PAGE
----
Taking a step backwards he directed his camera at the scene and the victim, like a police photographer. Feeling quite sick after his intrusion into the animal world, he made to leave. The magpies and crows were getting impatient and nature must take it’s course.

The sun was beginning to warm, quickly dispersing the remaining mist. About twenty yards away he turned back for one last view of the hare, a silent sign of respect. Standing there, he felt he was not alone. Turning around he saw a movement by the wall of trees which marked the boundary of the golf course. A young, dark-haired woman wrapped up in a quilted jacket and with green rubber boots, was sitting on a fold-up beach chair. She was making notes in a pad on her knee. Taking a thermos flask from her rucksack, she poured some steaming liquid into the lid, and carried on with her notes. She made no sign that she had seen the man. No acknowledgments were made, no words spoken. The man resumed his walk, looking forward to his morning coffee.

Author’s Note: When the events which inspired this story occurred, I wrongly assumed that the perpetrator of the deed was a fox. Simply because I had recently seen a fox on the golf course. Reading Helen Macdonald’s book “H Is for Hawk”, it now dawned on me that it was the work of a Goshawk.

For those of faint heart, or stomach, I have not included the man’s photographs from the scene. If you wish, you may choose to view them here: Golf Course Victim




Eating Disorder

The early morning sun pierced the mist like beams from searchlights sweeping the sky to catch enemy planes. Their first victim was a large shadowy bird of prey, wheeling and hovering over the lush green fields. Hungry goshawk looking for breakfast. A sudden swoop, a flurry of brown wings, dull choking  and then, silence. Nearby a flock of deer busily grazing hardly batted an eyelash at the everyday slaughter. Was it a pheasant or a hare? Who cares?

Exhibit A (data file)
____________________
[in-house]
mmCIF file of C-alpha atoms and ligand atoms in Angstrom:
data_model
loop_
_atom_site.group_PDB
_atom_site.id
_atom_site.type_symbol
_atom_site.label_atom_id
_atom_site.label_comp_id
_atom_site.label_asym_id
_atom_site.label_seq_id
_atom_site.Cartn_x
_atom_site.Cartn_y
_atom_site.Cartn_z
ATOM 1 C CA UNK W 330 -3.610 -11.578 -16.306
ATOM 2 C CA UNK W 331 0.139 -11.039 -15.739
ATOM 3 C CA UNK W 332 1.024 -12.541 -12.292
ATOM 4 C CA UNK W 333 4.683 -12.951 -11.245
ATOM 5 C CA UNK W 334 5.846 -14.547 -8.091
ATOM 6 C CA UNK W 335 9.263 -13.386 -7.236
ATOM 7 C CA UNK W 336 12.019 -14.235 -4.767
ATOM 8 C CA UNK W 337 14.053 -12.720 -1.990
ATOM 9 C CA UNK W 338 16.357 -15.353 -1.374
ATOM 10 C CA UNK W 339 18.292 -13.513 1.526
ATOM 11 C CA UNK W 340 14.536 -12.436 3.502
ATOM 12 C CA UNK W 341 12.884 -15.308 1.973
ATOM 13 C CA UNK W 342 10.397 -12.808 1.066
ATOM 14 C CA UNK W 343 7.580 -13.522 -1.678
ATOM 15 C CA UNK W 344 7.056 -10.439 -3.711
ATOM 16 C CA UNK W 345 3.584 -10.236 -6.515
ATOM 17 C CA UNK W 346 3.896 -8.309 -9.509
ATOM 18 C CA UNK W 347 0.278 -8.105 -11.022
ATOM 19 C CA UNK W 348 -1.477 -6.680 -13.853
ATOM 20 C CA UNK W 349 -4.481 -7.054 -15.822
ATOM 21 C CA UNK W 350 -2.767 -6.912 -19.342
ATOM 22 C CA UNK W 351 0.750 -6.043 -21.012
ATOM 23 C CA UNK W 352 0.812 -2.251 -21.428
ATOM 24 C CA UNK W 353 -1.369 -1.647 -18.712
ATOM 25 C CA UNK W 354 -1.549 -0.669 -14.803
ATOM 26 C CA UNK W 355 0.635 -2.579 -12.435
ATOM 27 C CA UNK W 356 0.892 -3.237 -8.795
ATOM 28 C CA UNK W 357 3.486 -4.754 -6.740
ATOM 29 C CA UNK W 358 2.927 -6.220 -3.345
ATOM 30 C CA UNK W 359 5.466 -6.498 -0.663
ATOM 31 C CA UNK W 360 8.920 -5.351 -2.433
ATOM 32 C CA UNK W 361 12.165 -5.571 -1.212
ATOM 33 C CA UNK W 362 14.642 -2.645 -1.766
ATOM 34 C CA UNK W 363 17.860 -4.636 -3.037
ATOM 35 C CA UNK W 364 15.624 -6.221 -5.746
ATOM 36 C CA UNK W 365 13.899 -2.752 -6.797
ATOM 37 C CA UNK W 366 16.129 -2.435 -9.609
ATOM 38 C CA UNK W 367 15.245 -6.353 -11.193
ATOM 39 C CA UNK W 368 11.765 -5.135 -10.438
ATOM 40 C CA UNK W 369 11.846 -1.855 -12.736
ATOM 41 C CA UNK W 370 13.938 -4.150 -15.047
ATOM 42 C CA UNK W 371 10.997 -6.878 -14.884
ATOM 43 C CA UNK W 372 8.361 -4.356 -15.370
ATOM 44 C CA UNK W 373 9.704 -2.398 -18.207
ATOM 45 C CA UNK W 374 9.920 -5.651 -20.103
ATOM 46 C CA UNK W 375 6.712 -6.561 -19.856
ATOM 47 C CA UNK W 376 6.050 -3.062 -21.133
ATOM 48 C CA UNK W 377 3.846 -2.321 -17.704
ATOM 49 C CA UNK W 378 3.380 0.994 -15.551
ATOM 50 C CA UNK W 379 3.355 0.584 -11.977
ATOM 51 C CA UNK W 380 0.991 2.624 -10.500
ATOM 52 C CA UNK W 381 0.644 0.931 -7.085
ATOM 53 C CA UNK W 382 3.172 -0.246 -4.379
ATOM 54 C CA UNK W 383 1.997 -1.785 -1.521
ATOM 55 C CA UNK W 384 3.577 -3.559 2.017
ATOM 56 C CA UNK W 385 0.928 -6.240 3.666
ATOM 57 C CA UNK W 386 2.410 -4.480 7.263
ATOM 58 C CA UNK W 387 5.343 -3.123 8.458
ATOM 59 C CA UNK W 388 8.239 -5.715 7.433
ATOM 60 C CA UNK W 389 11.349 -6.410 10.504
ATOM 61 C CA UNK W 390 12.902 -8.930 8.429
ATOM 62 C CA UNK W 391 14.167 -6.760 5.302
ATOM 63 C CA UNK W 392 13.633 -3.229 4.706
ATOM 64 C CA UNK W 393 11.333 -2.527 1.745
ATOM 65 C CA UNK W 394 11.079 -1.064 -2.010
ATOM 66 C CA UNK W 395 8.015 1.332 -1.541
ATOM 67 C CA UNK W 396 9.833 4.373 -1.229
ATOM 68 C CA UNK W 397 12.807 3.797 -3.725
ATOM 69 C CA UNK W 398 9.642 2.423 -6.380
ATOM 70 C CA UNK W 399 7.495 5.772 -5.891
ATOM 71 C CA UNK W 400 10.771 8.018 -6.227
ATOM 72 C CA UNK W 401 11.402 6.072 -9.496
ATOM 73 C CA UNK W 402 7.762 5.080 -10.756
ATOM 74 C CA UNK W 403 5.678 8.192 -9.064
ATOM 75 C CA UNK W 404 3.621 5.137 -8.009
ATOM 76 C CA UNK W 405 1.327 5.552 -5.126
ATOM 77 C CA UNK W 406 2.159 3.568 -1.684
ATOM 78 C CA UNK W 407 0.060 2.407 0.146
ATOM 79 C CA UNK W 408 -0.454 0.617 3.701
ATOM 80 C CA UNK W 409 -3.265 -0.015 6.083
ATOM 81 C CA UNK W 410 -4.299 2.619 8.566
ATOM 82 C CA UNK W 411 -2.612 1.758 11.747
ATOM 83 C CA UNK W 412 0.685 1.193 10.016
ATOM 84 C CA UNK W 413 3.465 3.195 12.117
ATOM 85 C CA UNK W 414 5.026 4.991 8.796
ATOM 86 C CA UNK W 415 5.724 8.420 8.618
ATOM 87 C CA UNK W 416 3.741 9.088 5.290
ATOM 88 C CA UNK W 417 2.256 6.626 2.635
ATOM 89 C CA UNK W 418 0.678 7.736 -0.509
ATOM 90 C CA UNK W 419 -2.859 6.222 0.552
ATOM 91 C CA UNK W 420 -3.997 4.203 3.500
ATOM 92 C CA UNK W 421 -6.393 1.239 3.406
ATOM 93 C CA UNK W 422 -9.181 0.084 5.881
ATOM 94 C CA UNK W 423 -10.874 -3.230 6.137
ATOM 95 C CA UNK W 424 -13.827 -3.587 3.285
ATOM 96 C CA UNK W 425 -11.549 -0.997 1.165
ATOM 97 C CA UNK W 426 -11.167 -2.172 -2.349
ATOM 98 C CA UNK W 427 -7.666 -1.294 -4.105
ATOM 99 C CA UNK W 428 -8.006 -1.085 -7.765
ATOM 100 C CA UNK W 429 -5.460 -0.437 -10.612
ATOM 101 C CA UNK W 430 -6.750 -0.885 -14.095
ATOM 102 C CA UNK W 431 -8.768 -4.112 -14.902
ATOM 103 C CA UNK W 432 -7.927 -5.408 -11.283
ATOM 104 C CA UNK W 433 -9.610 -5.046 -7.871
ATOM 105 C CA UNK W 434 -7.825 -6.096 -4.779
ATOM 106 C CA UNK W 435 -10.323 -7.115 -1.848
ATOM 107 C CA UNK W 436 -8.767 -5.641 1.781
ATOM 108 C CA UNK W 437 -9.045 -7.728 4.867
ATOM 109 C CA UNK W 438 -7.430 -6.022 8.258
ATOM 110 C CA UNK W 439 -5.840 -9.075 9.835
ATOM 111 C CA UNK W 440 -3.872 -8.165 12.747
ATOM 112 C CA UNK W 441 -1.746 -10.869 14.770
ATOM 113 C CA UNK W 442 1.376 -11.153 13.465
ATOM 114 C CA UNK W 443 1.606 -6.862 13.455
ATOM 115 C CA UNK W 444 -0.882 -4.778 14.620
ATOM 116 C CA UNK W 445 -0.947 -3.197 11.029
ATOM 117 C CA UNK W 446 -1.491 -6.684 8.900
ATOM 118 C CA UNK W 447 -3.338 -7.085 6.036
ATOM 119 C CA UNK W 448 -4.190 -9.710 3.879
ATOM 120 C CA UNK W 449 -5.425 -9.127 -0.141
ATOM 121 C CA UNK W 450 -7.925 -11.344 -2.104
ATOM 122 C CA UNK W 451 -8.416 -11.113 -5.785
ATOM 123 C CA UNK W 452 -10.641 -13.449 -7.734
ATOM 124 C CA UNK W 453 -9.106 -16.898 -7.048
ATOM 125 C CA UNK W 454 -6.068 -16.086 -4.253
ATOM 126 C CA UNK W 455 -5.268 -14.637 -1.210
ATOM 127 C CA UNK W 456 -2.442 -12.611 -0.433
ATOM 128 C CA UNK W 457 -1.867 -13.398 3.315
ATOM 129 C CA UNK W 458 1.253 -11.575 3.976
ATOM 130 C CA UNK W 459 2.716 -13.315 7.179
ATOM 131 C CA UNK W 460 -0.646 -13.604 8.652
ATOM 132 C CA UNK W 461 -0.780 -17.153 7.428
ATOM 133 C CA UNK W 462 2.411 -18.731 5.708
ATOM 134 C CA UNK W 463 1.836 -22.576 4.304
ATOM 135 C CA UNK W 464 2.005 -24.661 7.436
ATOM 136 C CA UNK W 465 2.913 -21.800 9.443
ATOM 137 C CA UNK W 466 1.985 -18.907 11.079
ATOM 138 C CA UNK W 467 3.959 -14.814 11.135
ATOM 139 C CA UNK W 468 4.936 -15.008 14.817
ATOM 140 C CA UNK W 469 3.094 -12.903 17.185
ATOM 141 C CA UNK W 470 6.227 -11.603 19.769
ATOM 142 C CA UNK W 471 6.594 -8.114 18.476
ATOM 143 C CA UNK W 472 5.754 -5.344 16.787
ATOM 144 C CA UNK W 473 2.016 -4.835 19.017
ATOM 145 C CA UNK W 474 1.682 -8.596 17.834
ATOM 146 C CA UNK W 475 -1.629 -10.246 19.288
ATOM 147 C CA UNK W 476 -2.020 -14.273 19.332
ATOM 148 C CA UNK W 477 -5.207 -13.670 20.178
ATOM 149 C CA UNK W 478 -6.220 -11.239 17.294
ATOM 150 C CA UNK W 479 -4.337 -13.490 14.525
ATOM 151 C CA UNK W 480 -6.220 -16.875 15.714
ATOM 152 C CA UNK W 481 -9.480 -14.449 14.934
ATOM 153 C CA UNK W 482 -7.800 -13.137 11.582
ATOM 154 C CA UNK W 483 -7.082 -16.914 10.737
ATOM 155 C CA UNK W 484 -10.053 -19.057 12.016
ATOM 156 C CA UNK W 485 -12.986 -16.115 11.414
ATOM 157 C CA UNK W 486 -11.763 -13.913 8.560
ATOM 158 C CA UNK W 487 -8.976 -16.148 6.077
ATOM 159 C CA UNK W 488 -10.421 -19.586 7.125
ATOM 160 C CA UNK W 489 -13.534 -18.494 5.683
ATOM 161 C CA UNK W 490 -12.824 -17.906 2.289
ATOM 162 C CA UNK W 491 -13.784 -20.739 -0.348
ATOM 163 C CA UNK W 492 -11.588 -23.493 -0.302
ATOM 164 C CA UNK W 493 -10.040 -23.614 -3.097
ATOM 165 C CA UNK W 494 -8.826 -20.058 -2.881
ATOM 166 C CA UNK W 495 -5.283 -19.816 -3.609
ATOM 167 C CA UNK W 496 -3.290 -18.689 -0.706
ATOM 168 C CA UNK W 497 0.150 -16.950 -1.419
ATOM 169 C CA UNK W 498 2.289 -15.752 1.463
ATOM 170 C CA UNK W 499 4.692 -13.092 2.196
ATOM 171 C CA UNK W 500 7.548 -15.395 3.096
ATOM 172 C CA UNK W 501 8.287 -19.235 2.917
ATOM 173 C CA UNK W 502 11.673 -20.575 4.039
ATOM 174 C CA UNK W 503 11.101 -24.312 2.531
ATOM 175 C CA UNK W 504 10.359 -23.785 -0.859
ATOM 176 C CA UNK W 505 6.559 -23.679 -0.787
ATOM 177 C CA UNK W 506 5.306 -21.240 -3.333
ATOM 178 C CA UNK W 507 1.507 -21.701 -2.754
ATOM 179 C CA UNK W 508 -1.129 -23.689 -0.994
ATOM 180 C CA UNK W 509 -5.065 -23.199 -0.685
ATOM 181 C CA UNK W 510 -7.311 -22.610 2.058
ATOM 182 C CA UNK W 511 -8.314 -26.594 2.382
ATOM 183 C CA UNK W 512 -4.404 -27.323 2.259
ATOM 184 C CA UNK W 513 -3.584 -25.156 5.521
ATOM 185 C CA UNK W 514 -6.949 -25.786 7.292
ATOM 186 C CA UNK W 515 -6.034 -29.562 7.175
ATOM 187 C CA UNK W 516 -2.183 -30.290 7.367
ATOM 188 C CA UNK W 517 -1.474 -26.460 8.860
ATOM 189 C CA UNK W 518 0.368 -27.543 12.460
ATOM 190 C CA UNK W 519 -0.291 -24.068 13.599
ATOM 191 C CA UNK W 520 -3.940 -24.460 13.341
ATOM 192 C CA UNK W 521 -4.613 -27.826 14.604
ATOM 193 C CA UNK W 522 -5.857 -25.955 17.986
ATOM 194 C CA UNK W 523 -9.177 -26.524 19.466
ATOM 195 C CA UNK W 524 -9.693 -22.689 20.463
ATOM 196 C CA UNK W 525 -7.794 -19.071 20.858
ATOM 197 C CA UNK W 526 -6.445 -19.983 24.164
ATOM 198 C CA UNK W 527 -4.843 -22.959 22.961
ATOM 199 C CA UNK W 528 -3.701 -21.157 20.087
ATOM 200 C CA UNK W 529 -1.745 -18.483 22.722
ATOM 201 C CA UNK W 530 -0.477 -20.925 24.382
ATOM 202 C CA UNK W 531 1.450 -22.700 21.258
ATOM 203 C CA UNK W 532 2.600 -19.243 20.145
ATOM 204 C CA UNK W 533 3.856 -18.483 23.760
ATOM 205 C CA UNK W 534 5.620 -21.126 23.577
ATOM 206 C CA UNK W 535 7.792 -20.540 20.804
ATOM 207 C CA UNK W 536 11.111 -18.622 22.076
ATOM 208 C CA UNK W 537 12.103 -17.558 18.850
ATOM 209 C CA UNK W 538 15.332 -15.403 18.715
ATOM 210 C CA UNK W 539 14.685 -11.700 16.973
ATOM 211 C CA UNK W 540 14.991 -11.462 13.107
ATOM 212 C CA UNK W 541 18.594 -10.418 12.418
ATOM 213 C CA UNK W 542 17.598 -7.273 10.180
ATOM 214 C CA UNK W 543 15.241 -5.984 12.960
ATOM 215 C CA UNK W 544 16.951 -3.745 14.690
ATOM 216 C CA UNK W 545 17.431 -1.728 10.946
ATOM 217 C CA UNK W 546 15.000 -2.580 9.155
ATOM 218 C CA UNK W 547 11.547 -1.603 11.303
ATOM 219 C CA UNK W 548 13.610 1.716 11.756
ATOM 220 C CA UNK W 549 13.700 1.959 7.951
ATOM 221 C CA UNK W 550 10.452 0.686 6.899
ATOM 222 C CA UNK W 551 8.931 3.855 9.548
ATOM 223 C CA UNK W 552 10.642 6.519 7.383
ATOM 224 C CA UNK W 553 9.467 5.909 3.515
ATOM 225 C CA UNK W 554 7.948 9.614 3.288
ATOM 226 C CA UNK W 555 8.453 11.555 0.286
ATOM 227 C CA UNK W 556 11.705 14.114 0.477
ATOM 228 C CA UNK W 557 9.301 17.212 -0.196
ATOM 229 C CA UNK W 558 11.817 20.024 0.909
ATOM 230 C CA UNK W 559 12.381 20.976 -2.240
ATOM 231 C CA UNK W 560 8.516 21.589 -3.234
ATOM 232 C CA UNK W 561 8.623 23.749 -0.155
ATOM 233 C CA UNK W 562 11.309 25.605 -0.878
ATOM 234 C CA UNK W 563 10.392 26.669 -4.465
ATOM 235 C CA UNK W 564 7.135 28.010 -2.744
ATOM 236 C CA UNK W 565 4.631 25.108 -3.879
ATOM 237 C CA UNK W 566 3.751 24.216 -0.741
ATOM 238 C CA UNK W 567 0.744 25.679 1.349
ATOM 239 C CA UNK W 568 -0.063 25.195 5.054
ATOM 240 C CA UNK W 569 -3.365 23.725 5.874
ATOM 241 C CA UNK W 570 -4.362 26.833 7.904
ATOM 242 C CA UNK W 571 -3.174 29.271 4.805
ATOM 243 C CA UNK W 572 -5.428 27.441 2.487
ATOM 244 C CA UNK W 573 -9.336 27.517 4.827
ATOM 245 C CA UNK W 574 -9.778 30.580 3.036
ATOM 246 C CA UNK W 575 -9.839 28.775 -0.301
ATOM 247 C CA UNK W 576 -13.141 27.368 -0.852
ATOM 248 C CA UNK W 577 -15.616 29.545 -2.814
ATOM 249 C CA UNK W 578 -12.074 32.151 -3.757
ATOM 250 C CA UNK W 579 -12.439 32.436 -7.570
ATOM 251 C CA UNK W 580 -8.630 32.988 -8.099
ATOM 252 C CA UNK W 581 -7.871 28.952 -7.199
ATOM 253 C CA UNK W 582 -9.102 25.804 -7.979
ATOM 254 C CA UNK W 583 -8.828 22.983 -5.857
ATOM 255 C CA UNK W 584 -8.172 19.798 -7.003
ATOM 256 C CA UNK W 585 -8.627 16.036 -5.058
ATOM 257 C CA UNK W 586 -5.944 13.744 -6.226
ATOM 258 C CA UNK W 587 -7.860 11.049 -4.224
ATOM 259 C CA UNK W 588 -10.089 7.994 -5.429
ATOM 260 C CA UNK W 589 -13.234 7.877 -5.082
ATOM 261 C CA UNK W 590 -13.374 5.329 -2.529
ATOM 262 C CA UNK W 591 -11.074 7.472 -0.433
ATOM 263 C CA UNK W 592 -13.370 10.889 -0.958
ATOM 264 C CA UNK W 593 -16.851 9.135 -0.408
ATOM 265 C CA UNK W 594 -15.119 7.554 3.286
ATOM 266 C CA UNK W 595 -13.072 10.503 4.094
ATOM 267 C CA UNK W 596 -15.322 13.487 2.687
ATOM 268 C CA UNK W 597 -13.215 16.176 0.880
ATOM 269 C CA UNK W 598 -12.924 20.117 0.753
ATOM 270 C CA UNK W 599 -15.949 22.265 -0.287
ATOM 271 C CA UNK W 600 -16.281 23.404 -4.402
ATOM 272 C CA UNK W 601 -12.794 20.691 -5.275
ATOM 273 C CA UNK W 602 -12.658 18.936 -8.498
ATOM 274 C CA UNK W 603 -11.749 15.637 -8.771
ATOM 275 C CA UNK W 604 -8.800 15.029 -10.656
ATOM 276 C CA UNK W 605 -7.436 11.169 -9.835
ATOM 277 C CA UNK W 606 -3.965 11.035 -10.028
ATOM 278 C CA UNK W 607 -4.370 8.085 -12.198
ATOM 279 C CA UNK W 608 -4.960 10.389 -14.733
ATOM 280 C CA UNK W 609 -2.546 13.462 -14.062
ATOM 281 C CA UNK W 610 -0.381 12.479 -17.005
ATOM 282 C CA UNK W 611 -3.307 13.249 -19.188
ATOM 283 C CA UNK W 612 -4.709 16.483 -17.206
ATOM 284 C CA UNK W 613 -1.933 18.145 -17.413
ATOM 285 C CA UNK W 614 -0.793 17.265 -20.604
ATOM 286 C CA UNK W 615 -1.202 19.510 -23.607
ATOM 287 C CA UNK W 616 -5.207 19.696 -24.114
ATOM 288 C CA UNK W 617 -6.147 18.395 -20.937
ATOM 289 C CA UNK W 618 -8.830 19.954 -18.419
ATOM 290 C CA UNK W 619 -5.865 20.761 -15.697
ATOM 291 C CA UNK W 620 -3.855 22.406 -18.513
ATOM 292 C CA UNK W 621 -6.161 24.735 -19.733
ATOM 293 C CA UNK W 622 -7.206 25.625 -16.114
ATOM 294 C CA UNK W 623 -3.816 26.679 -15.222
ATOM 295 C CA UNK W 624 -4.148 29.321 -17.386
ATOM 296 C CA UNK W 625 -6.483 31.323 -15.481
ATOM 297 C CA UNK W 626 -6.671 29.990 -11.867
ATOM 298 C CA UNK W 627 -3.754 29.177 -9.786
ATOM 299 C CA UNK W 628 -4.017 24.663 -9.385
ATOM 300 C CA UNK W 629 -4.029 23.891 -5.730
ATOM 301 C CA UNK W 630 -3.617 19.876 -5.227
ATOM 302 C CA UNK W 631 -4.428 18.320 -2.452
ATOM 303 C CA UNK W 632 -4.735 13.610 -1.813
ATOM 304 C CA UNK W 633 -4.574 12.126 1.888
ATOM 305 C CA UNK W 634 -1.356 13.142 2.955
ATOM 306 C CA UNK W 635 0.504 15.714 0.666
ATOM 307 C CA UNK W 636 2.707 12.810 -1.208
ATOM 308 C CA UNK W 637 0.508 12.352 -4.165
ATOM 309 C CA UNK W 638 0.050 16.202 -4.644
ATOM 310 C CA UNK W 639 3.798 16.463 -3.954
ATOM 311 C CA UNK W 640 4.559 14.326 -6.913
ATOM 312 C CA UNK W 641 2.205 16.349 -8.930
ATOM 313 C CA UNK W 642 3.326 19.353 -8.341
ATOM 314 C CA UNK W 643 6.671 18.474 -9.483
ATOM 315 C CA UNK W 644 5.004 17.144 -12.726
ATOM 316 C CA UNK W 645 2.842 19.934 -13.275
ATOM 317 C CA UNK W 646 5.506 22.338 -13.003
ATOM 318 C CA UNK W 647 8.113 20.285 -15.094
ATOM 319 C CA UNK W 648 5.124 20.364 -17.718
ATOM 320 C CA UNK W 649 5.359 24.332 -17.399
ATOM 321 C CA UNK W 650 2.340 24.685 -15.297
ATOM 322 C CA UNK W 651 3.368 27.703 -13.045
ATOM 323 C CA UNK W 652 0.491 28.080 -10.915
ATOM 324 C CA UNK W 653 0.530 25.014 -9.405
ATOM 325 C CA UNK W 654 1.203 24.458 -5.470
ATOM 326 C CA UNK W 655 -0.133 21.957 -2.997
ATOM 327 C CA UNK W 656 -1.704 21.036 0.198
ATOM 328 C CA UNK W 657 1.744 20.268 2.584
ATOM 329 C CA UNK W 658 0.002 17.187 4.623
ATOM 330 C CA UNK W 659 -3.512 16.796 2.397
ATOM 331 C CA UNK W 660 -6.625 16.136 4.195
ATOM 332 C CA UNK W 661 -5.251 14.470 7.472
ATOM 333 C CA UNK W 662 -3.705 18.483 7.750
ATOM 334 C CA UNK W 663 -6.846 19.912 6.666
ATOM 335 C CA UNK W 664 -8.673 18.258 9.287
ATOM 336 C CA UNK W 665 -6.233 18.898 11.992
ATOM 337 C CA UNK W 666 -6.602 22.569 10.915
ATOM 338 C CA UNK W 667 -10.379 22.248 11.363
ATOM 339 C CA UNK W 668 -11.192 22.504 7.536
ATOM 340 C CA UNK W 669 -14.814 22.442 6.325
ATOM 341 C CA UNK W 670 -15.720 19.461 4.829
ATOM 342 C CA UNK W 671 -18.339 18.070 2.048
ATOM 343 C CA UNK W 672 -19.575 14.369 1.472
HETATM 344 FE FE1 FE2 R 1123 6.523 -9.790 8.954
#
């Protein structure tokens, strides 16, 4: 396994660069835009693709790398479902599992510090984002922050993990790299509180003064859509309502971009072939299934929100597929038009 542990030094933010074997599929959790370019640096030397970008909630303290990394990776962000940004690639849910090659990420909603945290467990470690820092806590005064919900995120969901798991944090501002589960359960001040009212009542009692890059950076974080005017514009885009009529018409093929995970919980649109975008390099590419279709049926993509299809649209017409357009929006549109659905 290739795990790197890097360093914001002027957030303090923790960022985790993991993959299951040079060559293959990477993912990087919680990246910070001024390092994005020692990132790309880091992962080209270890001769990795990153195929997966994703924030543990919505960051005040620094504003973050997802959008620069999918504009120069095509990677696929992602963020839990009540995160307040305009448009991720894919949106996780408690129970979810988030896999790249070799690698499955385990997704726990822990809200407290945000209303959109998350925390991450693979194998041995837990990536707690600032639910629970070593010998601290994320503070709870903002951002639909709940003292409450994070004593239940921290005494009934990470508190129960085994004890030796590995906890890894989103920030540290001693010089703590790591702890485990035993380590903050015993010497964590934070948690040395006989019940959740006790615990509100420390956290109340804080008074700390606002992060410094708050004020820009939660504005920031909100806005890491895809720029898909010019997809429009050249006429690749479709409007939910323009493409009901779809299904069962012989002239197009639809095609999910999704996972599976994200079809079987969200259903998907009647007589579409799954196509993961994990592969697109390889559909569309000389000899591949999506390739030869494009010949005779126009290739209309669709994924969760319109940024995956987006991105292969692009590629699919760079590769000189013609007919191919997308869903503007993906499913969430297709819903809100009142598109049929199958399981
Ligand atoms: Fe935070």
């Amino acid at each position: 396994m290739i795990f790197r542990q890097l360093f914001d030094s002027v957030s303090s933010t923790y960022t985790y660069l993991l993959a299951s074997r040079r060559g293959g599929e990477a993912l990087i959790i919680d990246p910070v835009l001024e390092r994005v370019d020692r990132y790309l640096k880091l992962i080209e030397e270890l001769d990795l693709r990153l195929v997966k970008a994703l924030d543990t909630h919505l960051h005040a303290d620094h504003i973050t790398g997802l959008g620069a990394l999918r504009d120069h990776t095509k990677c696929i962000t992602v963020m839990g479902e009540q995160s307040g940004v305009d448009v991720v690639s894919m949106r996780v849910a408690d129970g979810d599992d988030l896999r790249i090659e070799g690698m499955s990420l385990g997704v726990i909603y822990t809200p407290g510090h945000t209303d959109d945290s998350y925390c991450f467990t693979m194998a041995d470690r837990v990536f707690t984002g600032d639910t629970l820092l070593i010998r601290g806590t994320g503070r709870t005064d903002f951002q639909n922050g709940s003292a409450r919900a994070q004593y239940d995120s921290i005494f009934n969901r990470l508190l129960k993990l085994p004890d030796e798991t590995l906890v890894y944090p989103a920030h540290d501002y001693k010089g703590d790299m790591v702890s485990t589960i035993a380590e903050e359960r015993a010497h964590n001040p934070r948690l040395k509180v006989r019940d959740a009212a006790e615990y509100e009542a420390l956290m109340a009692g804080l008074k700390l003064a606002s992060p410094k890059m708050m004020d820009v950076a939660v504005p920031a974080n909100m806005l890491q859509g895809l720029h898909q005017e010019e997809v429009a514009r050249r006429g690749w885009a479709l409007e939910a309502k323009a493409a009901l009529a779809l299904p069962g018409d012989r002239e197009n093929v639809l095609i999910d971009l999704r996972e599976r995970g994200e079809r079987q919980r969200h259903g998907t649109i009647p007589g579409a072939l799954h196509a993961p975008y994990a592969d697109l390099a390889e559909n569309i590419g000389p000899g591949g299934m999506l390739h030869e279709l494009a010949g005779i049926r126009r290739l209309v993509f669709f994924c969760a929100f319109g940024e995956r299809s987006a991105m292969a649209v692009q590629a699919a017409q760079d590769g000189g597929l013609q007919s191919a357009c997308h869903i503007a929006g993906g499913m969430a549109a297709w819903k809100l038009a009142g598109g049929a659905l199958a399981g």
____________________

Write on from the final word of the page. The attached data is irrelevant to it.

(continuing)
In one synchronised movement, the deer suddenly lift up their heads from the long grass and turn towards the goshawk, already ripping at its prey with razor beak. They were disturbed by the loud clamour of a flock of crows, diving like a swarm of attack planes  to chase the goshawk away. The crows won, and started to fight over the bloody spoils. From a distance it looked like a young hare. The deer lost interest and returned to their grass. The goshawk left the scene for the protection of the woods without further ado, resigned to another lost breakfast like a football player shown a red card.

A deep guttural  cry, repeated, warned the crows and their lesser relatives, a family of magpies, who had also been attracted by the chance of a free breakfast. An old black raven circled over the noisy crows like a heavy bomb plane, carefully choosing its target, then landed in their midst. The outsize creature took command of the carcass lying there, strutting around and bobbing its head. Eating order was restored.

The disgruntled crows reluctantly retreated, some with bloodied beaks. They sat nearby on some old fence poles crowing and squawking, waiting their turn while bewailing their relegation in the pecking order.

The magpies retired to a safe distance from the crows, chattering incessantly to protest their position at the bottom of the food chain.

The deer gradually moved away from the fowl commotion to find  more peaceful breakfast surroundings.

The goshawk was already hunting a new prey, now that the crows were occupied.